Dental Patient-Reported Outcome Measures Are Essential for Evidence-Based Prosthetic Dentistry

Abstract

For evidence-based dental treatment decision-making in prosthetic dentistry, evidence from scientific studies performed in the appropriate population with state-of-the-art interventions, reasonable controls, and relevant outcomes is required. This article will briefly review patient populations involved and interventions applied in prosthetic dentistry and more extensively review outcomes used for evidence-based dental treatment decision-making in prosthetic dentistry. Dental patient populations in prosthetic dentistry usually suffer from extensive loss of tooth substance and/or tooth loss. Typical interventions in prosthetic dentistry are replacement of a substantial amount of tooth structure and lost teeth with conventional or implant-supported fixed or removable dental protheses. Sufficient controls or comparisons should also involve no treatment for tooth loss as a legitimate option. For many years, prosthodontic treatment almost solely focused on disease-oriented outcomes such as numerical replacement of missing teeth to restore current oral health and prevent further deterioration, and now, dental patient-reported outcomes (dPROs), the outcomes that are directly reported by the patient, are gaining increasing attention. dPROs are what matters most for the patient, and dPRO measures have several advantages when applied in clinical practice and research settings compared with traditional disease-oriented measures such as ease of applicability and less burdensome for the clinicians. In evidence-based prosthetic dentistry, there should be a shift to fewer applied dPRO measures, with only one instrument becoming standard. Furthermore, dPROs will probably also become tools to assess patients' oral health status in clinical practice in a standardized manner. Finally, information on dPROs will become an integral part of evidence-based treatment decision-making in prosthetic dentistry.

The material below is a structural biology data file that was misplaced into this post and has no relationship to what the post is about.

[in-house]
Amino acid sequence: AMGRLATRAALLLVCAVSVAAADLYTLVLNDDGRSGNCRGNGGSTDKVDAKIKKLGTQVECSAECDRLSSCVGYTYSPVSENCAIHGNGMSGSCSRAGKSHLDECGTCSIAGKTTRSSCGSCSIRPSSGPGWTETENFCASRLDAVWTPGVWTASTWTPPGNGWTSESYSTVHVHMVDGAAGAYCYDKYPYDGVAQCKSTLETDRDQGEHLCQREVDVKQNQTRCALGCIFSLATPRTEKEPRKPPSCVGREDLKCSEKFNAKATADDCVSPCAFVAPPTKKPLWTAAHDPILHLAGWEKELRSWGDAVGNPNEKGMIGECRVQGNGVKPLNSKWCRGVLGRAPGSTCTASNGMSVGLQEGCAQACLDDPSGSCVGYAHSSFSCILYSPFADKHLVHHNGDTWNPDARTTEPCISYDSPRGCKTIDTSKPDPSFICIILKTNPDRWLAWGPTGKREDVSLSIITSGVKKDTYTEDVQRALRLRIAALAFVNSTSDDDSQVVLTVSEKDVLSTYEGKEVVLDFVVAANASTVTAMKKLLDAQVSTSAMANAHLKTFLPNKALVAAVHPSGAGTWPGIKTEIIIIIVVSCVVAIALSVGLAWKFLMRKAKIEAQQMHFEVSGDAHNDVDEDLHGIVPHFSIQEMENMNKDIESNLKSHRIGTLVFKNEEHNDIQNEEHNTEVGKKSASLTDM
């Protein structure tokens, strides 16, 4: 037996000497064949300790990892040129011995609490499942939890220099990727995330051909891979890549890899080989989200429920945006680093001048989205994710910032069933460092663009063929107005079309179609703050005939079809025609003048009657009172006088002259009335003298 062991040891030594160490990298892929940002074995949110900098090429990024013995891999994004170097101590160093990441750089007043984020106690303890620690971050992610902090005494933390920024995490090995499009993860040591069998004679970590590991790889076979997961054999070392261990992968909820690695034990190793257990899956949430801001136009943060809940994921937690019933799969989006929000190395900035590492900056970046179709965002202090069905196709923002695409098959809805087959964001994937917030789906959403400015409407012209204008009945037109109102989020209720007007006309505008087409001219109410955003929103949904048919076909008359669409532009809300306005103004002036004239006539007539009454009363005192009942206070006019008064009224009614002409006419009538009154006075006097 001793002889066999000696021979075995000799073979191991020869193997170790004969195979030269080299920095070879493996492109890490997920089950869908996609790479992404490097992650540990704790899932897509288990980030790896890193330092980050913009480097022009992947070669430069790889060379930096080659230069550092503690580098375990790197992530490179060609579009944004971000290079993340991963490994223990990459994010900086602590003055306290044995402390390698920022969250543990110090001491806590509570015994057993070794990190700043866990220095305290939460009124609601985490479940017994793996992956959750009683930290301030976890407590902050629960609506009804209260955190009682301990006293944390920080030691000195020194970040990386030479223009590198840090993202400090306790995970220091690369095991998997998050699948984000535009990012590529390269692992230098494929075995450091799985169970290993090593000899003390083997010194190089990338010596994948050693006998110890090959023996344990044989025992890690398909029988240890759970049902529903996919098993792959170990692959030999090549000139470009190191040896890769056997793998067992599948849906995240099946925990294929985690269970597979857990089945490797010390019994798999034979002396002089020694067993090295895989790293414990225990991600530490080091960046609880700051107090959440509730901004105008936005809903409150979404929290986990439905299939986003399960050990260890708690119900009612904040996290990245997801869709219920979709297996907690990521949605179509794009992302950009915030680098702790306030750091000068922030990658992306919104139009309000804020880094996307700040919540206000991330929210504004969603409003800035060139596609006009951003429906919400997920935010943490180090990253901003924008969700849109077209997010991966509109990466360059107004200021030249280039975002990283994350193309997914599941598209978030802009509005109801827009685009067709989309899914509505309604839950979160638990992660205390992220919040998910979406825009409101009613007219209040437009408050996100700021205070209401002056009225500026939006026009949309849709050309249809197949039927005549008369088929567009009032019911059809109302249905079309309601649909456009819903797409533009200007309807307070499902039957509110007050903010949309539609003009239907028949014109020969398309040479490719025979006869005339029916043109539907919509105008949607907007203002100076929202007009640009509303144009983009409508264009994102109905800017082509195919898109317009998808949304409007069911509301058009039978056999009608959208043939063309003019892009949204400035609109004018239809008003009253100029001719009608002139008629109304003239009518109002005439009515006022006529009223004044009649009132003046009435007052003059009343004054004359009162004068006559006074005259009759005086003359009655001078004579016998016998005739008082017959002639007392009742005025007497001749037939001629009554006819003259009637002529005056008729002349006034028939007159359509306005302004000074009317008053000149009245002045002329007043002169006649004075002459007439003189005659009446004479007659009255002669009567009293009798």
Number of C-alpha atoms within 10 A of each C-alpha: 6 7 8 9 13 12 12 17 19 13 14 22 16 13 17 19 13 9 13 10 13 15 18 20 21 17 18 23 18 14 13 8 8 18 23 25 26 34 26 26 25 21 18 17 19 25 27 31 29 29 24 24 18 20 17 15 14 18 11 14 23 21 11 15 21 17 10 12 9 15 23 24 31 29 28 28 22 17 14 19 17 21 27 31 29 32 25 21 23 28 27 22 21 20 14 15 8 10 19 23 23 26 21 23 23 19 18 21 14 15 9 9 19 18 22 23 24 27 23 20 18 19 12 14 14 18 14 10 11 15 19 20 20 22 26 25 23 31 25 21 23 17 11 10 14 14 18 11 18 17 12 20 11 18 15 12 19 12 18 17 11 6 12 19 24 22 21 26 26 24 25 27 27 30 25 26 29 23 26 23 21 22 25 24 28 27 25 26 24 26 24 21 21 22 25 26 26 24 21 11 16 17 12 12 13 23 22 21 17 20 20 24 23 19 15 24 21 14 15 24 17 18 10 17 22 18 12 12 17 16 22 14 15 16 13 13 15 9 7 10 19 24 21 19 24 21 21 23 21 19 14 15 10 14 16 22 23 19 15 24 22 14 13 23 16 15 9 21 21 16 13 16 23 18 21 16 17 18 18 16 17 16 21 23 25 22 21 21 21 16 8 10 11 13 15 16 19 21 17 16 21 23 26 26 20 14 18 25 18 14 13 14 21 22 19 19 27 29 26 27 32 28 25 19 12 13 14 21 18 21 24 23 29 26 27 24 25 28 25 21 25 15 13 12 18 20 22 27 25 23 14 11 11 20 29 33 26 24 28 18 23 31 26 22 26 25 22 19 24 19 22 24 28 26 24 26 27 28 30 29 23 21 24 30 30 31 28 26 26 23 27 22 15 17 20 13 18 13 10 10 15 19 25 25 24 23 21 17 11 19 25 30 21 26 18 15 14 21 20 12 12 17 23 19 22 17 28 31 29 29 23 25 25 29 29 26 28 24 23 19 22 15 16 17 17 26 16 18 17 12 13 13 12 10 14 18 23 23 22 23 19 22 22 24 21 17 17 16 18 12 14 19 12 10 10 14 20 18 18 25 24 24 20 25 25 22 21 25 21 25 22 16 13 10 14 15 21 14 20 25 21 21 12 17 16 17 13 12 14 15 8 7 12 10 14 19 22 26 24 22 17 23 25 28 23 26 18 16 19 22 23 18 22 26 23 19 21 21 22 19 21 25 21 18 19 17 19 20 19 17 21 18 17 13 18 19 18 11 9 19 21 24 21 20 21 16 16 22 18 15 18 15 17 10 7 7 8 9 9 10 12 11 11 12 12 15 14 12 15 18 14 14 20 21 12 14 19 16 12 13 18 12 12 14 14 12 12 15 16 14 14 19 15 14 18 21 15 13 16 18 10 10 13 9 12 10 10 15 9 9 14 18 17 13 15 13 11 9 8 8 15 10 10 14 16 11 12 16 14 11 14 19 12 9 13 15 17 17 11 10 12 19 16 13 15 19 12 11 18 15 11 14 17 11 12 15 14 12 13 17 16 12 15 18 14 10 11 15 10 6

Bibliografische Daten

OriginalspracheEnglisch
ISSN1532-3382
DOIs
StatusVeröffentlicht - 03.2019
PubMed 30926098